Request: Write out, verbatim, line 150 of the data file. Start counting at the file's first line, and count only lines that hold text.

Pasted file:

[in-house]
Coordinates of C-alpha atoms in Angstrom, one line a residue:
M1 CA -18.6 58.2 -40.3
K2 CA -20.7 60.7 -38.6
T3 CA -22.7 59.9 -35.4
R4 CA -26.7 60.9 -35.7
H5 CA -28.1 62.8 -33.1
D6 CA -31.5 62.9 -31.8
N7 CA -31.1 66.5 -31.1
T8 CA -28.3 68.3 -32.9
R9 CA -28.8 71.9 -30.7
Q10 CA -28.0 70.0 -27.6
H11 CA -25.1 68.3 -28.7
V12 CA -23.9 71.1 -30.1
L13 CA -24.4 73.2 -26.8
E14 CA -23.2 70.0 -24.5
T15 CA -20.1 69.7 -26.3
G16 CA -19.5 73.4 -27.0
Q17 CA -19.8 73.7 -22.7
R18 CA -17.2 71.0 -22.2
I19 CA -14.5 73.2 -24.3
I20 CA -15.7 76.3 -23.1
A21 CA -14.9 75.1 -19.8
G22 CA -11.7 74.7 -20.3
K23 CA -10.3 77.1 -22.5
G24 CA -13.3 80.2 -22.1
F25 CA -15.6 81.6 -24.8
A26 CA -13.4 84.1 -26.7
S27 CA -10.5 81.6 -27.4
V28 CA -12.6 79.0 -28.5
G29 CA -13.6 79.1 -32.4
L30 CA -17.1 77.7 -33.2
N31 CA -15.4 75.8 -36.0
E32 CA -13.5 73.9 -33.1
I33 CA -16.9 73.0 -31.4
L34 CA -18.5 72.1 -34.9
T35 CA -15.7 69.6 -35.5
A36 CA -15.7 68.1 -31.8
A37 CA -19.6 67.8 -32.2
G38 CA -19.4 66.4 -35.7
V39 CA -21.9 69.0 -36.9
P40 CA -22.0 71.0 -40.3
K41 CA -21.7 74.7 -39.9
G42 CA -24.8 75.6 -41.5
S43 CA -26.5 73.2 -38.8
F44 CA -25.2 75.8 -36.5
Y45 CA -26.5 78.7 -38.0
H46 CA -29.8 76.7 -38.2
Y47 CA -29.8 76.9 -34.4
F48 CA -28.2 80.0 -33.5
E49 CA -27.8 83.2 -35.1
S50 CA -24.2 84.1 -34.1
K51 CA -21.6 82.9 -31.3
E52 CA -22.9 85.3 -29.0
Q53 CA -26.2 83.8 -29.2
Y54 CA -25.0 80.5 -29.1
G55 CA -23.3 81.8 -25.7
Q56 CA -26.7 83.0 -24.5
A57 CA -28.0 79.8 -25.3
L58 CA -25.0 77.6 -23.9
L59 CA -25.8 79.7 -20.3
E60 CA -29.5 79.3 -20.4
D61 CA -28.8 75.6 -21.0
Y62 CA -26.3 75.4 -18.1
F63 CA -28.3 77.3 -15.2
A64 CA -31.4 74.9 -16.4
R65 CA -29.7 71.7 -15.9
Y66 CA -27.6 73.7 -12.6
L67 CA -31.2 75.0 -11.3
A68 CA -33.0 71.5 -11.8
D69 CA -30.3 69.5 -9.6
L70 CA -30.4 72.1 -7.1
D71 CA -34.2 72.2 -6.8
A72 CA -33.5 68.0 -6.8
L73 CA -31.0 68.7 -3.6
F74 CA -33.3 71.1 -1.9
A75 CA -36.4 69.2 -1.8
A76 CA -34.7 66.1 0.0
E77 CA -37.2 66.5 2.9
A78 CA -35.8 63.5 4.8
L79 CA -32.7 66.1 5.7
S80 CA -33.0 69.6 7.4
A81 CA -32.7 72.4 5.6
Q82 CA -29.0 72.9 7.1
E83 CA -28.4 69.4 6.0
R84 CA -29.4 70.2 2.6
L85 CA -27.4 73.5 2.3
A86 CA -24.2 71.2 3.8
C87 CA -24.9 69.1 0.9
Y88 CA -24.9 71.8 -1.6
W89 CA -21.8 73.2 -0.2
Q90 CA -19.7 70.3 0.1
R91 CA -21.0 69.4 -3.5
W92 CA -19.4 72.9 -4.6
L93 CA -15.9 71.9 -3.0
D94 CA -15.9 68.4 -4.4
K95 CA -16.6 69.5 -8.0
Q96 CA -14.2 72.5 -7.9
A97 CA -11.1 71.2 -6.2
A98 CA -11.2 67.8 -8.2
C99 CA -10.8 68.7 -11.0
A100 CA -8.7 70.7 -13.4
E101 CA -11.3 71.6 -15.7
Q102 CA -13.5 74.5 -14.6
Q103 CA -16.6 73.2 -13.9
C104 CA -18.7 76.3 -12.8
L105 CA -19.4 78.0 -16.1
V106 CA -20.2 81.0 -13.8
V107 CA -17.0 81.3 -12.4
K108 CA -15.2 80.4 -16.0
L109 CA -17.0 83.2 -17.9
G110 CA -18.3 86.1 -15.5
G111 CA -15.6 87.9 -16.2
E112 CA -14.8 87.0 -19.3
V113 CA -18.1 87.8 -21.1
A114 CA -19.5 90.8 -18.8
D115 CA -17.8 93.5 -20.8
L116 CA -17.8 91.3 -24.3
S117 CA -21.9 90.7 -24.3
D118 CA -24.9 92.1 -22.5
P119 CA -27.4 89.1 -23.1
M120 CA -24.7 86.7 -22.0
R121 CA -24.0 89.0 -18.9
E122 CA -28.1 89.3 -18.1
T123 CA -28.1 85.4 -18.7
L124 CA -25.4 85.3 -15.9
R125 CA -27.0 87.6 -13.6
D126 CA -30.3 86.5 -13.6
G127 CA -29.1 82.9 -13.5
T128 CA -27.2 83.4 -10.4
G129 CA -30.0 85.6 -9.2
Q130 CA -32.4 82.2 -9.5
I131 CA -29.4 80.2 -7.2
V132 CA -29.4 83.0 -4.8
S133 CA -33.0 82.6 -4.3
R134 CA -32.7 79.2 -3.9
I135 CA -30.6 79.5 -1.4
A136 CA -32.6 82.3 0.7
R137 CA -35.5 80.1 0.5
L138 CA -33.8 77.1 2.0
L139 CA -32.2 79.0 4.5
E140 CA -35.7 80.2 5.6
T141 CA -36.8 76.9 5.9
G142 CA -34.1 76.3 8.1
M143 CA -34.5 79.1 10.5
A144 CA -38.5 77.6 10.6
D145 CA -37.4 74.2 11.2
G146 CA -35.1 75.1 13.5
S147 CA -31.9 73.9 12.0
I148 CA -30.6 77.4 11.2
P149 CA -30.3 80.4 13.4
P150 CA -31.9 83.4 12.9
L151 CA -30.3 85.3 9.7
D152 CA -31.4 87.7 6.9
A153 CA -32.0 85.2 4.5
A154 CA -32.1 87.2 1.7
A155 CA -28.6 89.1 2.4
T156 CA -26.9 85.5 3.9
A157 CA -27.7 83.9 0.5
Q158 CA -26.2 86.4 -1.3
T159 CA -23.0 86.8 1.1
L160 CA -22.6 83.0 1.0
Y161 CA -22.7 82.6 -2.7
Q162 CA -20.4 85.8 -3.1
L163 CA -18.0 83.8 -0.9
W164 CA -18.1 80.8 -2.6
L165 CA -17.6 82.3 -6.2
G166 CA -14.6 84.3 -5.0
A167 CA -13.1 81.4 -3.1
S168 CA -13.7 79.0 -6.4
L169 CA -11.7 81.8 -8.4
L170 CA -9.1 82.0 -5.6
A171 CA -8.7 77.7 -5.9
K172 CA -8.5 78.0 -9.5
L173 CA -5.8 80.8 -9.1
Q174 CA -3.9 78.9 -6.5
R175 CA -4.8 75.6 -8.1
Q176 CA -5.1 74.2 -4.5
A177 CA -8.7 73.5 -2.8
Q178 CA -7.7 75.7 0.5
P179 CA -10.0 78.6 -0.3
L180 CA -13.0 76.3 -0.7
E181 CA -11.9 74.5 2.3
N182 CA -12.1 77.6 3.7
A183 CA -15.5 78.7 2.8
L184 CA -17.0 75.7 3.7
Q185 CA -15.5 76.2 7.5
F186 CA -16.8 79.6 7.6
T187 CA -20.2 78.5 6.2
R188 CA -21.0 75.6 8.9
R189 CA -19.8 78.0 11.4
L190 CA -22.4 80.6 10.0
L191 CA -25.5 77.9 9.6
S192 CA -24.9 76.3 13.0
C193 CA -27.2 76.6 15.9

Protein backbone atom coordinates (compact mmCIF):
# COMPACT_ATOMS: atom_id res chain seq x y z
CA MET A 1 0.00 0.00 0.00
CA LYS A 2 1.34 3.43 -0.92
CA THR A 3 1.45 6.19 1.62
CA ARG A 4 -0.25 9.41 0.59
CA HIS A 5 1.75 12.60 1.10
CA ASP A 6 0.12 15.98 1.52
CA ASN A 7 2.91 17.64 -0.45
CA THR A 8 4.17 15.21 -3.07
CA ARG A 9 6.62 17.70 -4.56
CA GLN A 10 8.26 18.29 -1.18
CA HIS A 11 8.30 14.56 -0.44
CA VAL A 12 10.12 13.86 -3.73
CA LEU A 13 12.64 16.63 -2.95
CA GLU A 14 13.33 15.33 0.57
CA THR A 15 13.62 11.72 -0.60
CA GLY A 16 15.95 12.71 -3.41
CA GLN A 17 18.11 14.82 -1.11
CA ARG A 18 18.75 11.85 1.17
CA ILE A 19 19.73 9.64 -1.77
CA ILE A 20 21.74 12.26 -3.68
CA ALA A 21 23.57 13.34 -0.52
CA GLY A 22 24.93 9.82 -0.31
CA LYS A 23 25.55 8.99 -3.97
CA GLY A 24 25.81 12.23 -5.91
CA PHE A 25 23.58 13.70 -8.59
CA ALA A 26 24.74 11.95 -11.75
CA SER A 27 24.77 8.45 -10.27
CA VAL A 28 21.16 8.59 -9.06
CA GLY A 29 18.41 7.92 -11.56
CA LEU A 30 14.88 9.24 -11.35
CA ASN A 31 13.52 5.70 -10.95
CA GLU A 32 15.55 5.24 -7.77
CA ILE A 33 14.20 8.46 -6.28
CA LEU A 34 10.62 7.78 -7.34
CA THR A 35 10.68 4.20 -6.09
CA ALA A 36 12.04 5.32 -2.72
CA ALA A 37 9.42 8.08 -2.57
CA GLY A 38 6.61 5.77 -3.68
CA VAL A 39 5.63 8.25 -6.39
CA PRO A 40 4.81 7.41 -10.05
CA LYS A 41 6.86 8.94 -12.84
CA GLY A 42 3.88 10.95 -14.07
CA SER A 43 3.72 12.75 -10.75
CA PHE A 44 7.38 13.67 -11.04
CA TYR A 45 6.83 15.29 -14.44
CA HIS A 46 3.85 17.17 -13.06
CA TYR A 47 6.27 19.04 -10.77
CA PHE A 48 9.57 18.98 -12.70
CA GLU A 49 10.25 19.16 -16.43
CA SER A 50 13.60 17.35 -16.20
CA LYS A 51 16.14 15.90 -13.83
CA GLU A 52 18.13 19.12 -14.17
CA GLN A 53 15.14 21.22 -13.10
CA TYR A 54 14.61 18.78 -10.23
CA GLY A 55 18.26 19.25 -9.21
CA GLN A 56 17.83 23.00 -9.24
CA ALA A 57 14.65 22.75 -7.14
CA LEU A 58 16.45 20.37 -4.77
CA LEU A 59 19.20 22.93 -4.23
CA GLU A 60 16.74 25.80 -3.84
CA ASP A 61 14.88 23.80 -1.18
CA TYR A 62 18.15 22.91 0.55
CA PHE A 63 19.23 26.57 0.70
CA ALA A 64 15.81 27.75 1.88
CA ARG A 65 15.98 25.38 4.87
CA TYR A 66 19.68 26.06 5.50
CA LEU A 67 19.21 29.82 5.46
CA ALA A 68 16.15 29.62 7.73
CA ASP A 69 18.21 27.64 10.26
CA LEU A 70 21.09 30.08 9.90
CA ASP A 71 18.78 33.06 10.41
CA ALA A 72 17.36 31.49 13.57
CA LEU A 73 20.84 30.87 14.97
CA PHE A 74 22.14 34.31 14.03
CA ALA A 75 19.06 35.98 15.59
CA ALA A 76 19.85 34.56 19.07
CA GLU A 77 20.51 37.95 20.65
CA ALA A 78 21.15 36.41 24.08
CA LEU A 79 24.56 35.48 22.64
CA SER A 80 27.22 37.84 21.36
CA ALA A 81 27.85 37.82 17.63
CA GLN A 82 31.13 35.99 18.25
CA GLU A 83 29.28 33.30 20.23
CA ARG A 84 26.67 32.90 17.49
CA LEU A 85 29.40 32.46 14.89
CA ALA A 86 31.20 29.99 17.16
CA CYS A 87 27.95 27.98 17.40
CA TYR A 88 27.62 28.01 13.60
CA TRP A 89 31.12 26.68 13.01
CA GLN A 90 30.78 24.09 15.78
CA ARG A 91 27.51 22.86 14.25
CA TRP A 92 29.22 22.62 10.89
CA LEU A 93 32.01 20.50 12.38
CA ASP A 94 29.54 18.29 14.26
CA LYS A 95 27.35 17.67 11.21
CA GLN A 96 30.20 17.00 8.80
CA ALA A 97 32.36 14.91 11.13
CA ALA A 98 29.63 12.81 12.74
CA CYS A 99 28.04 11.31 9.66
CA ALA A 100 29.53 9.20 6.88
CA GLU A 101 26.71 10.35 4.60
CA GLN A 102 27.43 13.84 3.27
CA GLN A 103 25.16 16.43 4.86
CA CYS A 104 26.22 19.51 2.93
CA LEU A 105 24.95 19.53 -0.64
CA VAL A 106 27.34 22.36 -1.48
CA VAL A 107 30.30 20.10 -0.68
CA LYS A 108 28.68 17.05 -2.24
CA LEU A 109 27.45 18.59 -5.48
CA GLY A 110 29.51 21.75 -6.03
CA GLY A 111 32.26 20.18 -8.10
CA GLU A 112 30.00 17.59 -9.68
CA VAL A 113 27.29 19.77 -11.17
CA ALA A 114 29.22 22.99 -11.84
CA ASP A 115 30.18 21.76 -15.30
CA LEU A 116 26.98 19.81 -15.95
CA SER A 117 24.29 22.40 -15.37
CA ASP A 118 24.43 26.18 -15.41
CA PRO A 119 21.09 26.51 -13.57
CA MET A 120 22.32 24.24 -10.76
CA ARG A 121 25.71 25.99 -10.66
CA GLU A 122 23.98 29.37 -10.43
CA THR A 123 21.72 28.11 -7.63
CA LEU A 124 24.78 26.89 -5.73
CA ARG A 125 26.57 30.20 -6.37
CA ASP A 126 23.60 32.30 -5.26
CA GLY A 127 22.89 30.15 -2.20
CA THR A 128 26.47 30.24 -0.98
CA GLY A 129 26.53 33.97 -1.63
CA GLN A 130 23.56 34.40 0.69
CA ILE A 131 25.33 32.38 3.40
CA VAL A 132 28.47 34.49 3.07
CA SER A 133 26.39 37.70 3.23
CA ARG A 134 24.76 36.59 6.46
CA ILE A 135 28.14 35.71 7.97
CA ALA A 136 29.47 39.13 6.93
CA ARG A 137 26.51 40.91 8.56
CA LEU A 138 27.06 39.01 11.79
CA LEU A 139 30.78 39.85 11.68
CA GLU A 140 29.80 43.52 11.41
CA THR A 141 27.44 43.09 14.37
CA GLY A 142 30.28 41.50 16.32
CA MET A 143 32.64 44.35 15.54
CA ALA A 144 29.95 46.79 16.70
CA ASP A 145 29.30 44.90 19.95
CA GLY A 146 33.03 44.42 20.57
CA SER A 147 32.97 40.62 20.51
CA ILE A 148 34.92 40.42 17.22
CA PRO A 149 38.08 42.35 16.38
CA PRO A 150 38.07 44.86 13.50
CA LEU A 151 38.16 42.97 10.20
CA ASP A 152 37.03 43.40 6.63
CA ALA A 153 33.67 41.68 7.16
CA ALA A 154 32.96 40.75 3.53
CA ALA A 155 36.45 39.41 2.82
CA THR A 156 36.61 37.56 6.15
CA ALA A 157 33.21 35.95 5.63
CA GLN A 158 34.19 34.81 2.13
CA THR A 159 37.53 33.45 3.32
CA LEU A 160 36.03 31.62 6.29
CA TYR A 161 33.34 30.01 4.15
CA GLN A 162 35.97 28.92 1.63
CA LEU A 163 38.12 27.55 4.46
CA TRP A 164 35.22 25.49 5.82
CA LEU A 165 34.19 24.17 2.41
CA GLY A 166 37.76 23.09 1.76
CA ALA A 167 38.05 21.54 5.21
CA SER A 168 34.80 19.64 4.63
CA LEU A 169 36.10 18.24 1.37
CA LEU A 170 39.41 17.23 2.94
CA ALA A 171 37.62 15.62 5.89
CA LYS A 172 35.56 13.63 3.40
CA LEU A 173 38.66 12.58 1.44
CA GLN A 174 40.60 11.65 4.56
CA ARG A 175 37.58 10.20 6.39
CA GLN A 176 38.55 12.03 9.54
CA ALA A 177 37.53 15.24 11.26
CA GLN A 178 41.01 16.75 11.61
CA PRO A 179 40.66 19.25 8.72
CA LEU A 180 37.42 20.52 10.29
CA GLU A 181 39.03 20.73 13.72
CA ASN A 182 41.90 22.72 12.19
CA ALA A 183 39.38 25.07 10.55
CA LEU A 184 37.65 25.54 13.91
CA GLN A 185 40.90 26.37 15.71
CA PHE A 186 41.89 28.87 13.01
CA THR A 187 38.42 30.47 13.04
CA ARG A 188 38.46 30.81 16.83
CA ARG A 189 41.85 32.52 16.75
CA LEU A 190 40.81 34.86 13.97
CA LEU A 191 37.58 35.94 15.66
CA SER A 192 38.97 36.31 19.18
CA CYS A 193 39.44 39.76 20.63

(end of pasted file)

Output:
I148 CA -30.6 77.4 11.2